Hourly rates for lawyers are commonly several hundred dollars, with some even exceeding $500 an hour. They usually charge for a variety of activities, including the time spent on phone calls, emails, text messages, paperwork preparation, legal research, preparing for depositions and discovery, preparing for court, and representing you on the day of your hearing.
However, you do not have to use a lawyer for every part of your divorce. For example, you can opt to only use an attorney for the creation of your paperwork, allowing you to gain access to their expertise for just that task.
Other Costs: Mediation or a Collaborative Divorce
Using mediation or collaborative divorce is less expensive than the traditional option that involves going to trial. If you go the mediation route, you and your spouse get together with a neutral third party who helps you resolve any disputes.
If you choose a collaborative divorce, both parties will need an attorney. However, you will attend meetings together instead of going to trial, working to resolve any issues until an agreement is reached.
The cost for mediation or a collaborative divorce can range from a few thousand dollars to $9,000 or more, depending on how complex the case is and how many meetings are necessary. But, in most cases, it is cheaper than going to trial.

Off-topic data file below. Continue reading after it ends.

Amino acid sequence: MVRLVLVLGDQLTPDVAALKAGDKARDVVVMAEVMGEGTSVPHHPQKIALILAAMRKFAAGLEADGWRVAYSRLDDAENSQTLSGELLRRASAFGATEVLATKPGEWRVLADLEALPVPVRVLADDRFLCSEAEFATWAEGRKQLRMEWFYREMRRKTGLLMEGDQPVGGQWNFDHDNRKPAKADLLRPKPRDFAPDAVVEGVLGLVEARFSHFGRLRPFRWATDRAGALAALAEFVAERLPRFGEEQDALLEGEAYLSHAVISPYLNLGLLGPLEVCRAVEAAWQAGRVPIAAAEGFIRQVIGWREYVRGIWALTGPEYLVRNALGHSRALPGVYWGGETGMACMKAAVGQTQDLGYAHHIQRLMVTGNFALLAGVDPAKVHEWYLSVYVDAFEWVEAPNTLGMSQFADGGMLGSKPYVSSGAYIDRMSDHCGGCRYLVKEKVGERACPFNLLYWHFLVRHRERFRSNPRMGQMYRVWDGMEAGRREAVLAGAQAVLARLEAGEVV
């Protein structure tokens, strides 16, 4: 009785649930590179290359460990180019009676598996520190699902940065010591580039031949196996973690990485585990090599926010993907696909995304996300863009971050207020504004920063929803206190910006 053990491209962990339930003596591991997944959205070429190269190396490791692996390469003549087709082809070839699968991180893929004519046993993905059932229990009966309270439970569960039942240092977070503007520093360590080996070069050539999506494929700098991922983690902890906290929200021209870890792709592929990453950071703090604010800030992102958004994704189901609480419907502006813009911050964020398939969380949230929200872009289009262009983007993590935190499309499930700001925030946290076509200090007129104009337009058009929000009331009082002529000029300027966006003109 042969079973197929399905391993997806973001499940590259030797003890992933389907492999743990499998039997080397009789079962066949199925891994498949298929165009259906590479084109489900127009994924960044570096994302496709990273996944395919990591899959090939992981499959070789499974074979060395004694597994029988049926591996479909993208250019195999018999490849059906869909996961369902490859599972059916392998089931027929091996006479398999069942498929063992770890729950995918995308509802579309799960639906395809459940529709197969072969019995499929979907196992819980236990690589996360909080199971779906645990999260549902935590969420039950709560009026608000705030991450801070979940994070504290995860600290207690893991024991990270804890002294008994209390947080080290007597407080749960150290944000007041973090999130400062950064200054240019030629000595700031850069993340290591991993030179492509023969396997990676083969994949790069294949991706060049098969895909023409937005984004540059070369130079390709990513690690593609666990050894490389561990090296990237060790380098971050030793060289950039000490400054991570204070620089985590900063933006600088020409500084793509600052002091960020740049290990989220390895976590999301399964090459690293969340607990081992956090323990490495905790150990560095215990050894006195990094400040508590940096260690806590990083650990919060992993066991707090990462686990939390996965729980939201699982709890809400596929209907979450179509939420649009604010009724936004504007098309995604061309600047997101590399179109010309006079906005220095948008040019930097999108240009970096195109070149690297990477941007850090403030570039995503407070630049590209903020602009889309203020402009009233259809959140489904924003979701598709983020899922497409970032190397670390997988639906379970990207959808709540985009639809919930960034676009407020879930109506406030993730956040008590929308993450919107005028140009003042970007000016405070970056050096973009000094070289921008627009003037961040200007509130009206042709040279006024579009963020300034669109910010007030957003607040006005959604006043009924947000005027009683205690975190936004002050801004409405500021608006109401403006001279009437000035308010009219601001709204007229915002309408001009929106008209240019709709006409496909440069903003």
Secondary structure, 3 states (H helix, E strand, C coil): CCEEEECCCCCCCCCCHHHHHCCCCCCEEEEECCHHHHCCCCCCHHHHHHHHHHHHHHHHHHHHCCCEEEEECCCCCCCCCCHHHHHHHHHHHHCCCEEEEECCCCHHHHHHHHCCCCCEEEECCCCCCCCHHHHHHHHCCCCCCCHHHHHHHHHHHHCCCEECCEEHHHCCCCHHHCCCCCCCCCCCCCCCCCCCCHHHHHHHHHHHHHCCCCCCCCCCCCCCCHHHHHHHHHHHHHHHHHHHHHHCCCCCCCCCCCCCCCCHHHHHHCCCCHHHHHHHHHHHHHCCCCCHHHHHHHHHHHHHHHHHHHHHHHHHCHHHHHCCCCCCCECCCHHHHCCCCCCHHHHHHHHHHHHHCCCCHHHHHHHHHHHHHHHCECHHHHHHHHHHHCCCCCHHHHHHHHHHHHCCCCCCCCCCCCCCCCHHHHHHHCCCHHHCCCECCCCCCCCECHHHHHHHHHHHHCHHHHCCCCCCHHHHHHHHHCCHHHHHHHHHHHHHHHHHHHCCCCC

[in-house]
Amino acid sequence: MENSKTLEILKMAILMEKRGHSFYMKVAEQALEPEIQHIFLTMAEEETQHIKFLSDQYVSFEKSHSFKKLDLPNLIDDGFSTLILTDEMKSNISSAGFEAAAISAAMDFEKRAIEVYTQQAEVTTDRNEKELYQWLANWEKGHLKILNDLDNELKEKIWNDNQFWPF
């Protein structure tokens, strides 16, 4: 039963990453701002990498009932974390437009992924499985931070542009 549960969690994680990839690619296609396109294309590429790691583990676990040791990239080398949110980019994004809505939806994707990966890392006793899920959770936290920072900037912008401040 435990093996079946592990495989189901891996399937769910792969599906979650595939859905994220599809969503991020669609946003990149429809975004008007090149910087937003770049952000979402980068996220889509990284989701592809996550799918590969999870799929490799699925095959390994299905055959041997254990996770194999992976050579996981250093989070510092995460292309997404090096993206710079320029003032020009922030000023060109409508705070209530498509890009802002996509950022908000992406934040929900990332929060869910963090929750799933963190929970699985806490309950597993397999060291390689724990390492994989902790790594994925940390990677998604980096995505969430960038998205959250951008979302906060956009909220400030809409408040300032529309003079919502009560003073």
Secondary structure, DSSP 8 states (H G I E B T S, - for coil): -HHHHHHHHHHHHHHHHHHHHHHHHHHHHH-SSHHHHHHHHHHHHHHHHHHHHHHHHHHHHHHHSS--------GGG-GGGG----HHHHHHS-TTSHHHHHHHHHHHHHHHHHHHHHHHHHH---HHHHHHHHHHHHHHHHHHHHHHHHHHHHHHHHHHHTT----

What If We Have Children?
If you have children, you can use any of the options above to get divorced. However, it makes the case more complex as you have to address items like custody agreements, visitation, and child support.
Essentially, if you have kids, expect it to cost more than if you were a couple without children. The only exception may be if you choose to use the do-it-yourself approach, though there could still be additional fees or requirements that add to the overall cost.
Is a Legal Separation Cheaper Than a Divorce?
In many instances, a legal separation costs about the same as a divorce. You still have to create formal documents and file with the court, so those charges are usually similar to those associated with a divorce. Similarly, if you use mediation or lawyers to come to an agreement, you won’t be charged less just because it isn’t a divorce.
However, if you believe that you may reconcile, then a legal separation may be a better option. With a legal separation, you remain legally married but are able to create separation between your lives formally. Under this agreement, you are not allowed to get remarried unless you choose to divorce. You also have legal rights to inherit from one another and to certain benefits, like Social Security.
Plus, a legal separation is reversible. If you resolve your issues and wish to reconcile, you can file to remove the legal separation. With a divorce, the dissolution of the marriage is final. If you ultimately reconcile, you would have to remarry legally to reestablish the union.
Are you divorced? How much did getting divorced cost you? Share your experience in the comments below.
- The Financial Consequences of Divorce
- 5 Things to Remember During a Divorce
- The Billion-Dollar Divorce, and What You Can Learn from It